Women defying history

A series of videos featuring some of the most bad-ass women in history is on the horizon, Lily Myers writes at Bust.
Defying History photoThe episodes will feature a Chinese pirate, Japanese novelist, journalist Ida B. Wells, computer programmer Ada Lovelace, and the radical anarchist Emma Goldman,

The spark plug for the crowd-sourced project is Anita Sarkeesian, whose first web series about the sexist roles given women in video games sparked outrage from many male gamers who responded with death and rape threats

Rather than heroes, leaders and innovators, women are often depicted and treated as secondary characters in history, objects of affections, damsels to be rescued, or merely the wives, mothers and assistants to the men who achieved important things,” Sarkeesian says,

The goal of Ordinary Women is to replace these old ideas about women’s limitations with real stories about amazing things ordinary women have achieved.”

Read the whole story at Bust.com HERE

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A bit of history

For the last few days I have been talking about my first Comic-con in Seattle, but before I look at the germ of this extraordinary idea, how it all came about, I want to share one of my favorite moments at ECCC.
Unicorn playing a fiddle photoA unicorn playing a fiddle, Photo by Alma Alexander

The now iconic Comic-con began in March 1970 in San Diego.

Its earliest incarnation was a single-day “mini-con” which had two special guests and about 100 attendees, an event put together to gauge and generate interest in a larger event and find funds for it. It led directly to the creation of the first three-day event then known as the Sand Diego’s Golden State Comic-Con, held in August of the same year. Its guests were Ray Bradbudy, Jack Kirby and A E van Vogt – can I go drool now…?)

That con wasn’t much bigger than the mini-me that started the whole thing, with some 300 attendees as warm bodies on site, but that was… the beginning. That con had all the basics. The dealer’s room. The programming and the panels. Film screenings. It was the bedrock on which every subsequent con was built.

They dropped the “Golden State” and became simply the San Diego Comic-Con (or SDCC) in 1973, and by 1995 it had morphed into Comic-Con International: San Diego (CCI). Today, attendance tops 130,000, and the event isn’t – can no longer be – held in a single location but rather an entire campus of satellite venues necessary to house its vast programming requirements and the public intent on enjoying them.

The interests of this behemoth have expanded from the world of the comic book in all its incarnations into giant media cons complete with serried ranks of glittering stars from the spheres of publishing, books, TV, movies, and everything to do with all of those things.

These days, you can trek from packed panels revealing the next development in a popular TV franchise to a loving retrospective of a yesteryear series, from brand new trailers to movies yet unseen to showings of vintage films to which the fans know the entire script by heart, hopping skipping and jumping from books to movies to TV to Internet and social media and blogs and podcasts and anything and EVERYTHING in between. And while you’re doing all THAT, there’s a “show floor” which is like every dealer’s room from every convention you’ve ever been to in your entire life put together, and then multiplied by ten.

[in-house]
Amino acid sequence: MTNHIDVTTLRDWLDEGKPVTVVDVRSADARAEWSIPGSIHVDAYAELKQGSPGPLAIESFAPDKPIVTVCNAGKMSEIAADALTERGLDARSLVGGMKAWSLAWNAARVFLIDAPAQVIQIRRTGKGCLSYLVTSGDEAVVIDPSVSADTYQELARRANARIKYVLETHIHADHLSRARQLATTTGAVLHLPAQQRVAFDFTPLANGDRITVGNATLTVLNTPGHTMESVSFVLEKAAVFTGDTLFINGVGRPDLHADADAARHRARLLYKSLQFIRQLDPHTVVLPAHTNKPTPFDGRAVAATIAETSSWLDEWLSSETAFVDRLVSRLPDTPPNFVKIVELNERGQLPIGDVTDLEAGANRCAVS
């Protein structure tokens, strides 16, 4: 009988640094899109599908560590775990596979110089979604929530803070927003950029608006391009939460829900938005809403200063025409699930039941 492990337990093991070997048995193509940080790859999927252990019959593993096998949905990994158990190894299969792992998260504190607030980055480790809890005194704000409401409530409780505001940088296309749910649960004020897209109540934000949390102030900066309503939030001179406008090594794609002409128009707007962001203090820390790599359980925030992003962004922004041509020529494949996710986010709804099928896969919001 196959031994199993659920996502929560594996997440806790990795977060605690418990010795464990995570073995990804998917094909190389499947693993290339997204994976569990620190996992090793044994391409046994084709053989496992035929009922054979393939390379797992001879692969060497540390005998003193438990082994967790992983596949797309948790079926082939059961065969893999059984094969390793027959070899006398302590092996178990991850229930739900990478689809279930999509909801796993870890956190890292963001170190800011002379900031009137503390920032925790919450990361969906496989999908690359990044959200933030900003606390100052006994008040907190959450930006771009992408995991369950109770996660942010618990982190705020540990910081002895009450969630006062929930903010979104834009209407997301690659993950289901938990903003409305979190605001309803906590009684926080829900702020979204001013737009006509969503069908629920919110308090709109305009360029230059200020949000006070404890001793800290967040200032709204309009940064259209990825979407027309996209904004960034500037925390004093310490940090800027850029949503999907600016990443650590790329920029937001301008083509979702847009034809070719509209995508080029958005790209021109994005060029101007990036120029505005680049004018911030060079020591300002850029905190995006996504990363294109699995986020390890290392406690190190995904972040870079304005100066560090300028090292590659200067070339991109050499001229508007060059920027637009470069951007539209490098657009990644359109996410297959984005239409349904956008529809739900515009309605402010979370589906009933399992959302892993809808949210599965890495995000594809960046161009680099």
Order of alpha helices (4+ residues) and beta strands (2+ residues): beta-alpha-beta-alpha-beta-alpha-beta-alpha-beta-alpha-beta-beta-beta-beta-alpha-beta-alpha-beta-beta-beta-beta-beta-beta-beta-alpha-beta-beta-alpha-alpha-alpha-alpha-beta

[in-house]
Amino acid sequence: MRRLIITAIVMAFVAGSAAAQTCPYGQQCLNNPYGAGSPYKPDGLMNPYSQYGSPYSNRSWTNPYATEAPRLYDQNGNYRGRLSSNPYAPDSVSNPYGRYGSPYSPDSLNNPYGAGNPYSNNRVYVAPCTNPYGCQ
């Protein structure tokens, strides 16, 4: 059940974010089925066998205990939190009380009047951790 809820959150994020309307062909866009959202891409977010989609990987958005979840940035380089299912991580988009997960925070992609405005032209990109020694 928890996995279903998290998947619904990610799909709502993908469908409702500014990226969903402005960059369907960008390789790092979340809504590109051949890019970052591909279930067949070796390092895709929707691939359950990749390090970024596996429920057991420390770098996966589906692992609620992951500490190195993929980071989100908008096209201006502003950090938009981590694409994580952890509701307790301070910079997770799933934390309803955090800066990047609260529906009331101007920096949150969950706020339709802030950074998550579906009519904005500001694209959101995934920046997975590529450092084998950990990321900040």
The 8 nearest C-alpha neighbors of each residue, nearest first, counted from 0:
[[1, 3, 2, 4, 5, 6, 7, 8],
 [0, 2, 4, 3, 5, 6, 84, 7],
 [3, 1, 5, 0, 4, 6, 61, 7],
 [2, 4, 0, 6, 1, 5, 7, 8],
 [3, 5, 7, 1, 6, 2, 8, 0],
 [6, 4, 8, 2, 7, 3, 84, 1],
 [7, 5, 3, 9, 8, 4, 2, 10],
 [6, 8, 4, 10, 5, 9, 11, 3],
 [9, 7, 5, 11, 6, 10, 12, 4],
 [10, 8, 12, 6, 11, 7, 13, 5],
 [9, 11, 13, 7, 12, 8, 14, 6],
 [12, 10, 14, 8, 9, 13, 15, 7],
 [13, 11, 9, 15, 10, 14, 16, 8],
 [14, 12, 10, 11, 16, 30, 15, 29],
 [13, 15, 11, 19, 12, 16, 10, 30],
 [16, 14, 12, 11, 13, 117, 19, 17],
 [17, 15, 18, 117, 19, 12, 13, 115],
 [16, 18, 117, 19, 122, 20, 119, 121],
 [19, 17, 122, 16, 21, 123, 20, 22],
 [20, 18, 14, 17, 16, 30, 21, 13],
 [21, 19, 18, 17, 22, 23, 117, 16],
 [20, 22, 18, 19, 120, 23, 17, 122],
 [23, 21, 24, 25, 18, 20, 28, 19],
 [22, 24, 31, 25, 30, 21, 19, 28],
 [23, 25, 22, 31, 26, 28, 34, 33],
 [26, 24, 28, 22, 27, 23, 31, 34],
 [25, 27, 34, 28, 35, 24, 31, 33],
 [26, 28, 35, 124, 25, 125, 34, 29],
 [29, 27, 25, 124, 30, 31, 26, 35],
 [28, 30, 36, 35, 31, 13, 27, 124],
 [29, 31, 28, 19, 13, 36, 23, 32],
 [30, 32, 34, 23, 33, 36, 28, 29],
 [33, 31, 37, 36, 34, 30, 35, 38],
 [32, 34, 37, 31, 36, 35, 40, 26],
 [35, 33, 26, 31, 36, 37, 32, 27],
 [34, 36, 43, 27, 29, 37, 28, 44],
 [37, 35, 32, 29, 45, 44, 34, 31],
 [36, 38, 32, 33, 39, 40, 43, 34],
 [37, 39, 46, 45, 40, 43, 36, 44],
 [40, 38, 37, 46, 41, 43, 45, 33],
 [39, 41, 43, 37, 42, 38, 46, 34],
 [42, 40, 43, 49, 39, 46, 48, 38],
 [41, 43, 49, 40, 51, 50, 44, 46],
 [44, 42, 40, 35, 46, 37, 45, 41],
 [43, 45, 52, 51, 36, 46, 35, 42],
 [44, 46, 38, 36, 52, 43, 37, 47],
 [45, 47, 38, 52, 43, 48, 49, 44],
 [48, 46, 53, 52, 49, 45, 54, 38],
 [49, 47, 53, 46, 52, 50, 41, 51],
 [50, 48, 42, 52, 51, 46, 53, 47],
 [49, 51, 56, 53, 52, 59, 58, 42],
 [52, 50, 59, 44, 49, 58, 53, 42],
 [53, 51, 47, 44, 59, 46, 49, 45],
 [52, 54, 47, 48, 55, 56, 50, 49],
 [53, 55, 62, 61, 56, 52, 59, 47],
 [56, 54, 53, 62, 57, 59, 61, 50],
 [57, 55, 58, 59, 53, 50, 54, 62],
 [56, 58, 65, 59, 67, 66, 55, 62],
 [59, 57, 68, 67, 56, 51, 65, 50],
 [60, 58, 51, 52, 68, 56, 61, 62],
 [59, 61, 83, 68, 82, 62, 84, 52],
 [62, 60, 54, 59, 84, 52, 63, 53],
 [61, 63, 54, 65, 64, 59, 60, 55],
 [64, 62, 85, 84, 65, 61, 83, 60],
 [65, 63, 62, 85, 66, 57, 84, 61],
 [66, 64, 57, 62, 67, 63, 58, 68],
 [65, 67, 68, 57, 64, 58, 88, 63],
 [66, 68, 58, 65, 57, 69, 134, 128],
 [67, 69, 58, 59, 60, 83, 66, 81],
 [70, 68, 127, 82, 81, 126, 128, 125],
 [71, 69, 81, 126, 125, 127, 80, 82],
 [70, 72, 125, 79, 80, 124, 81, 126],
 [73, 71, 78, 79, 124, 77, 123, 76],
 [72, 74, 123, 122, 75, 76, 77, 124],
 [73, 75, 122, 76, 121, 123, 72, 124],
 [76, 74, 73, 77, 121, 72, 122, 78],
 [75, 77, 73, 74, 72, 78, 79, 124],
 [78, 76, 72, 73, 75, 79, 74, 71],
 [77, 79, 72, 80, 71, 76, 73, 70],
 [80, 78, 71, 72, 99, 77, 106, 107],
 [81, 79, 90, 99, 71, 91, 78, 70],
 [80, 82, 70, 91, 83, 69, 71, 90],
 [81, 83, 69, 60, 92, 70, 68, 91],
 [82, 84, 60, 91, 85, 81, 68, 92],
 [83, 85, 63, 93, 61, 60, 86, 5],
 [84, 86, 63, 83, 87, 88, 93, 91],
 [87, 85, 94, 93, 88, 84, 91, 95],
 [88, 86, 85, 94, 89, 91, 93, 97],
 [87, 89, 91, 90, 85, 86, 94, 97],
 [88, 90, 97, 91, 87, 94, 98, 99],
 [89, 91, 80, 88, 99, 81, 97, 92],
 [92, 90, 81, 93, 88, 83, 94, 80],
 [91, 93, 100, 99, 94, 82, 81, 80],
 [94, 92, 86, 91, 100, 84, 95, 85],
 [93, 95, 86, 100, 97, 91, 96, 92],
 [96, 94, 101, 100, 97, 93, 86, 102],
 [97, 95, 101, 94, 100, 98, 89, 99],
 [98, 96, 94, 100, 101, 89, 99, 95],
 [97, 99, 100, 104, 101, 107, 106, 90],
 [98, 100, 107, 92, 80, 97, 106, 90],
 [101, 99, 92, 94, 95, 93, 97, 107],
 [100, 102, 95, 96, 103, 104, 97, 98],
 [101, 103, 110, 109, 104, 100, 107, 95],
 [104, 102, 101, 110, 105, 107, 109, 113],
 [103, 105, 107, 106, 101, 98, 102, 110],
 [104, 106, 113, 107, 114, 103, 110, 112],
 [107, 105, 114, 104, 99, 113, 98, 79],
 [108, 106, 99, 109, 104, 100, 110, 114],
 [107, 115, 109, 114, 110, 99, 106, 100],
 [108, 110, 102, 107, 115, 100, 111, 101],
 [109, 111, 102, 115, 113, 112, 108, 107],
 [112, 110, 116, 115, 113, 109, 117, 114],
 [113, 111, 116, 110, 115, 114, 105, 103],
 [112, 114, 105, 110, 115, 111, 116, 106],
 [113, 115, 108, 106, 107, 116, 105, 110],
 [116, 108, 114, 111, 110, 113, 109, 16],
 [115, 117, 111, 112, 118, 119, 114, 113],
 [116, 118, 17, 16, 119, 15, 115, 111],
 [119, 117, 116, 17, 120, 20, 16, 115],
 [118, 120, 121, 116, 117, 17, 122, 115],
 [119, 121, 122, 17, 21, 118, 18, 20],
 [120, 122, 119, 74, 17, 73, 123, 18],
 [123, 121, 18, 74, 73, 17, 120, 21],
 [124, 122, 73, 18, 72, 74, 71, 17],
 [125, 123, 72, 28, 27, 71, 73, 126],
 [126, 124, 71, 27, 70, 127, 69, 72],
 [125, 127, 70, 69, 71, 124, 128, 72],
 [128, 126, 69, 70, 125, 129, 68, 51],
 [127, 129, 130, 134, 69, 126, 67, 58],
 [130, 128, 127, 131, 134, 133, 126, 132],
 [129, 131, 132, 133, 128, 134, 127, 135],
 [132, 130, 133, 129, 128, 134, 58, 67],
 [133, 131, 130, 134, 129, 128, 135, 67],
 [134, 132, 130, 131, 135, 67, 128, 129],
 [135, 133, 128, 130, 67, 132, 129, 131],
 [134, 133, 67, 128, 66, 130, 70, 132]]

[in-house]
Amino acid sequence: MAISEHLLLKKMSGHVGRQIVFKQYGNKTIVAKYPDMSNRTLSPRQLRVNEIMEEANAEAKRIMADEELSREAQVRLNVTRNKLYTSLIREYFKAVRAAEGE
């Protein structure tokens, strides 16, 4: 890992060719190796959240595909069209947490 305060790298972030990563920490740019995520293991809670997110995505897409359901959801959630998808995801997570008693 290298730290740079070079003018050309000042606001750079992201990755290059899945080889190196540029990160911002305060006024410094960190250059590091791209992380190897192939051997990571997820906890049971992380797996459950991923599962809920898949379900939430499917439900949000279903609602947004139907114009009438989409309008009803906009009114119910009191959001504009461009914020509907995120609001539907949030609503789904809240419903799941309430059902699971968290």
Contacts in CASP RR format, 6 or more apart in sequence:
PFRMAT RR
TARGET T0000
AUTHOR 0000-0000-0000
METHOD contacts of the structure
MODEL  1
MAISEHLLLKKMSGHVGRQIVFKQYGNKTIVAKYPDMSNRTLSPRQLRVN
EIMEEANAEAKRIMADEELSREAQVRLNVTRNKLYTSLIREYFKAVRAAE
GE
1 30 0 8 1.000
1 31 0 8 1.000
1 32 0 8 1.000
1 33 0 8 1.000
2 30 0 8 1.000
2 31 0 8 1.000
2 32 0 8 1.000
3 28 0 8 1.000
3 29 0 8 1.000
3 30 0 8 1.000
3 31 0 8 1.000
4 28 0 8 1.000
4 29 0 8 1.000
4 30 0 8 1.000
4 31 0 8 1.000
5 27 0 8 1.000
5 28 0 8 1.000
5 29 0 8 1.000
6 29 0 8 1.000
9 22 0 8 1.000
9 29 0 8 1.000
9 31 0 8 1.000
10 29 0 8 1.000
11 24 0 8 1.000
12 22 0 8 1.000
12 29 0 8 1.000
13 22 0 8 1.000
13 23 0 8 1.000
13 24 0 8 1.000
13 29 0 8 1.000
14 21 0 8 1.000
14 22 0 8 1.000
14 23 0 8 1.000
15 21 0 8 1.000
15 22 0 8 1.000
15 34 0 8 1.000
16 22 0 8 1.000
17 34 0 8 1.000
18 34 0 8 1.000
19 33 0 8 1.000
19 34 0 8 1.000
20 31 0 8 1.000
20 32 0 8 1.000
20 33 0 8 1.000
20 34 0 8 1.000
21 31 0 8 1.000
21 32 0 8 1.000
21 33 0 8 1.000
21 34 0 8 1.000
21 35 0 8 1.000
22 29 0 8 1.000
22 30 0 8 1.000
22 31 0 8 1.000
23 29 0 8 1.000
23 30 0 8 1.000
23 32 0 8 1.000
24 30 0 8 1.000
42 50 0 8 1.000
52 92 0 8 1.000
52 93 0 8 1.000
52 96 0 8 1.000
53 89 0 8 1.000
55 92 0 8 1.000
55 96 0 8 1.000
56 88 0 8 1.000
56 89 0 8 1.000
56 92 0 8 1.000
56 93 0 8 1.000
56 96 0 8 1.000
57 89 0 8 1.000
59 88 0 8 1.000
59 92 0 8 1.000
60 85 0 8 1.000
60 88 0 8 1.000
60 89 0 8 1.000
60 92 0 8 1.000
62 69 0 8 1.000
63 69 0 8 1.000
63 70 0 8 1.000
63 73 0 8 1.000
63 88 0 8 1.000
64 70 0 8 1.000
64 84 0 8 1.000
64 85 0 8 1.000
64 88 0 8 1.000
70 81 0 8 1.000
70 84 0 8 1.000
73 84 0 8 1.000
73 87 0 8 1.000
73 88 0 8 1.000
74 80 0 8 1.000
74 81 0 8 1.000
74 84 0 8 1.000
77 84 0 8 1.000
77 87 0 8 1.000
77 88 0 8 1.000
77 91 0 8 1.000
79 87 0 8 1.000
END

And holding all of this together is the glue of the eager fans, with very high quality cosplay now an accepted part of the experience, where you walk the corridors rubbing shoulders with various incarnations of every popular character of page and screen and people vying to outdo one another in how magnificently these characters could be depicted.

From SDCC, the Comic-Con beast has spawned many descendants, across the world. There are Comic-Cons in Australia (since 2012), Russia, (since 2014), various locations in Europe (Romania, at least five locations in the UK), across the Middle East and Asia (Dubai, India), and the Americas, both South (Brazil, since 2014) and North – several separate ones in Canada… and, by now, dozens in the USA, the length and breadth of the country of greater or lesser longevity and provenance.

Emerald City Comicon, in Seattle, has been an annual fixture since 2003. Originally housed at the Century Link (QWEST) Field (first the West Field Plaza and the Event Center), it moved to its current home at the massive Washington State Convention and Trade Center in 2008 – and in 2013 it grew big enough to swallow the entire center for three days. It overflowed into the adjacent Sheraton Hotel in 2014.

The original ECCC boasted some 2,500 attendees. That grew at a dizzying rate. By 2007, the number stood at 7,000 (that was the first year they featured “media” guest celebrities) Two years later the number of attendees had almost doubled to 13,000 people and included media guests like Jewel Staite and Wil Wheaton.

In 2010 they had Leonard Nimoy and Stan Lee, and 20,000 eager fans. 2011 brought in even more stars (William Shatner, Bruce Boxleitner, Brent Spiner, Jonathan Frakes) and 12,000 more con-goers. 2013 brought in the likes of Patrick Stewart and Billy Dee Williams, and a horde of 64,000+ attendees. A stellar 2014 featured John DeLancie, Michael Dorn, Nichelle Nicholls, Ron Perlman and Dwight Shultz (among others) and an attendance number of 70,000+. They spoke of 80,000 people in 2015, and more stars of stage and screen.

They also mentioned a magic number of 80,000+ this year, in 2016, the year I first walked those streets full of people dressed as Spiderman and Rey from the new Star Wars and Alice in Wonderland and Thor of the Hammer and Doctor Horrible and every possible incarnation of Doctor Who.

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